Keen to represent her country, Amy accepted an invitation to join the British Skeleton development programme and began to learn the art of sliding.

Despite her promise in the sport, Williams’ quest for her place at the Winter Olympics was to be put on hold. She was left unable to qualify for the 2006 Winter Olympics as Great Britain was only allowed to enter a single skeleton athlete in that year's competition. 

Undeterred, Amy used the experience to motivate her, teaching her to focus on herself and her performance as opposed to comparing herself to others. Amy continued competing in the sport, winning a silver medal at her first major event, the 2009 World Championships in Lake Placid.  

Four years after missing out on her chance at the 2006 Winter Olympics, Amy qualified for the 2010 Winter Olympics in Canada, where Great Britain was able to send two skeleton athletes. Here, Williams won the gold medal in the women’s skeleton, whilst simultaneously breaking the track record twice along the way and winning by more than half a second.

Amy’s win placed her in history as Britain’s first solo Winter Olympics champion in 30 years and the first woman individual gold medallist in 58 years.

From the extreme lows of missing out on Olympic selection in 2006 to the drive, trust in her team and goal-focused mindset required to clinch Olympic glory in 2010, Amy’s story is a testament to what un-wavering dedication can achieve. 

Jenny Jones
British Olympic Snowboarder

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Jenny Jones’ history making career has made her an impassioned speaker and expert on pursuing your goals in the face of adversity, resilience and motivation.

When Jenny was 18 years old, her parents saw an advert for a free dry slope snowboarding lesson in nearby Churchill, Somerset. That 30-minute taster session would spark a lifelong passion leading her to Olympic stardom.

Jenny recalls, “We didn’t learn a lot, we just thought it was really cool,” she remembers. “It was so fast, and kind of out of control. That was it.”

Having finished her A-Levels, Jenny decided to take a year out and see what the world of ice and snow had in store. Wanting to dedicate a year to snowboarding before attending university, Jenny went to work as a maid at a chalet in Tignes, France. Here she could dedicate her free time to honing her skills in the sport.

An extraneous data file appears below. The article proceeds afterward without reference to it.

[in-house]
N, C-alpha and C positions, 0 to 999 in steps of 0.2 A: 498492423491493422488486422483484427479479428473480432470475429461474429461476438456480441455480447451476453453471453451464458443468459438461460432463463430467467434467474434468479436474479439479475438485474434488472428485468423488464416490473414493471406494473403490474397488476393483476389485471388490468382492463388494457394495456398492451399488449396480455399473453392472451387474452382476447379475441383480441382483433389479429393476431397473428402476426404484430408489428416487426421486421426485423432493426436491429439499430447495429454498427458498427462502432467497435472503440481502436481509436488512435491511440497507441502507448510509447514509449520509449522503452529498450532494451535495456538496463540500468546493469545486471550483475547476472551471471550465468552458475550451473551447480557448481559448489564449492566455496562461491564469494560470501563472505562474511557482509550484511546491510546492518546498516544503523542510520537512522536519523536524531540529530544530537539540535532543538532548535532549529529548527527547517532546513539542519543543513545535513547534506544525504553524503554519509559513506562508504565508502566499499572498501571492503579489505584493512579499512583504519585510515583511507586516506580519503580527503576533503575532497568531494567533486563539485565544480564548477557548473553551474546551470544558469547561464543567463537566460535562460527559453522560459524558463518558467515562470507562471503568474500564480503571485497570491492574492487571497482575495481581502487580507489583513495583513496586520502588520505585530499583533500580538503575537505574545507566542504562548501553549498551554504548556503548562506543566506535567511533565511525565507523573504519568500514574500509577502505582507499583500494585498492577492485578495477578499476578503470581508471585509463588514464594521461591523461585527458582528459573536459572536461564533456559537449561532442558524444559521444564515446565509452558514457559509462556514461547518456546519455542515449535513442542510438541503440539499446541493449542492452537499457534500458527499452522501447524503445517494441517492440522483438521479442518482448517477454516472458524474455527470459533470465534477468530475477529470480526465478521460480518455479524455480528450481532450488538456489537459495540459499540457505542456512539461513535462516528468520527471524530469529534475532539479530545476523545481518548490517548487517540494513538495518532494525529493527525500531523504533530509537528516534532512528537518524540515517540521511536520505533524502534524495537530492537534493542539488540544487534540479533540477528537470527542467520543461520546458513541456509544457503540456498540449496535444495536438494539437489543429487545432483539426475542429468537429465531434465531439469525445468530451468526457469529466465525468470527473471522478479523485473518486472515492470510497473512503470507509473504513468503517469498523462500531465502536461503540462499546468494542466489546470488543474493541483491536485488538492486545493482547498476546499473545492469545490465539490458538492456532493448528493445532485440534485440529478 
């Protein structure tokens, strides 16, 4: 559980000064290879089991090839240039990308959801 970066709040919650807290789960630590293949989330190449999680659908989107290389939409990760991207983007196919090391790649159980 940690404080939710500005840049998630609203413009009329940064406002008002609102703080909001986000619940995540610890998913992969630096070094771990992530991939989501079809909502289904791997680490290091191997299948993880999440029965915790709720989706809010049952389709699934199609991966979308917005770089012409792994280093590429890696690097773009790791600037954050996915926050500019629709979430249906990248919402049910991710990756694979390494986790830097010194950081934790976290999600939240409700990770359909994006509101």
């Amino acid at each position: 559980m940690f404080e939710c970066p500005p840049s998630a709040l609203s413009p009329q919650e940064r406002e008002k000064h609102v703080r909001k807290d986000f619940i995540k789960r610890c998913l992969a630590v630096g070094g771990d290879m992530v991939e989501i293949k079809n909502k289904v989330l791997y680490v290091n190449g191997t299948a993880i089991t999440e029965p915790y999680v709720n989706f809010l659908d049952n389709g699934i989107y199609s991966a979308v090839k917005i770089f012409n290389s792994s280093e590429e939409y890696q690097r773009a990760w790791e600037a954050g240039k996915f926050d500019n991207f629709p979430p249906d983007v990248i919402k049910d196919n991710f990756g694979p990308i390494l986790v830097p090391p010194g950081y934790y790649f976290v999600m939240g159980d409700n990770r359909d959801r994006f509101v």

During her time in Tignes, Jenny’s parents recollect a brief absence in communication from Jenny. In their next phone call with her she shared, “listen, I've chucked the job in, entered a snowboarding competition and I've just won the British junior championships.” 

By 2002, she was gaining sponsors, invites to big American contests and a spot on the start list for the Winter X Games. Jones’ grand entrance however didn’t go to plan—she crashed in the warm-up and spent nine months out. It was her first serious setback and was succeeded by several concussions, two broken bones in her left arm, ACL reconstruction and two knee operations.

By 2008 she returned to the X Games and made the finals. In 2009, Jenny returned and took gold, making her the first UK athlete to win one.

Although never a conscious ambition, Jenny found herself seeking Olympic glory when snowboard slopestyle was added to the programme for Sochi 2014.

Cut to February 2014 where Jenny found herself at the top of the Olympic hill, with one in three UK televisions tuned in to watch her second run in the final.

Jenny went on to score 87.25 winning bronze and taking her place as the 23rd British athlete to win a Winter Games medal and the first Briton in history to win in a snow event. 

From chasing snow-capped mountains across Europe to several career-threatening injuries, Jenny’s refusal to give up on her passion is an incredible display of the lengths an athlete will go to, to achieve their dream.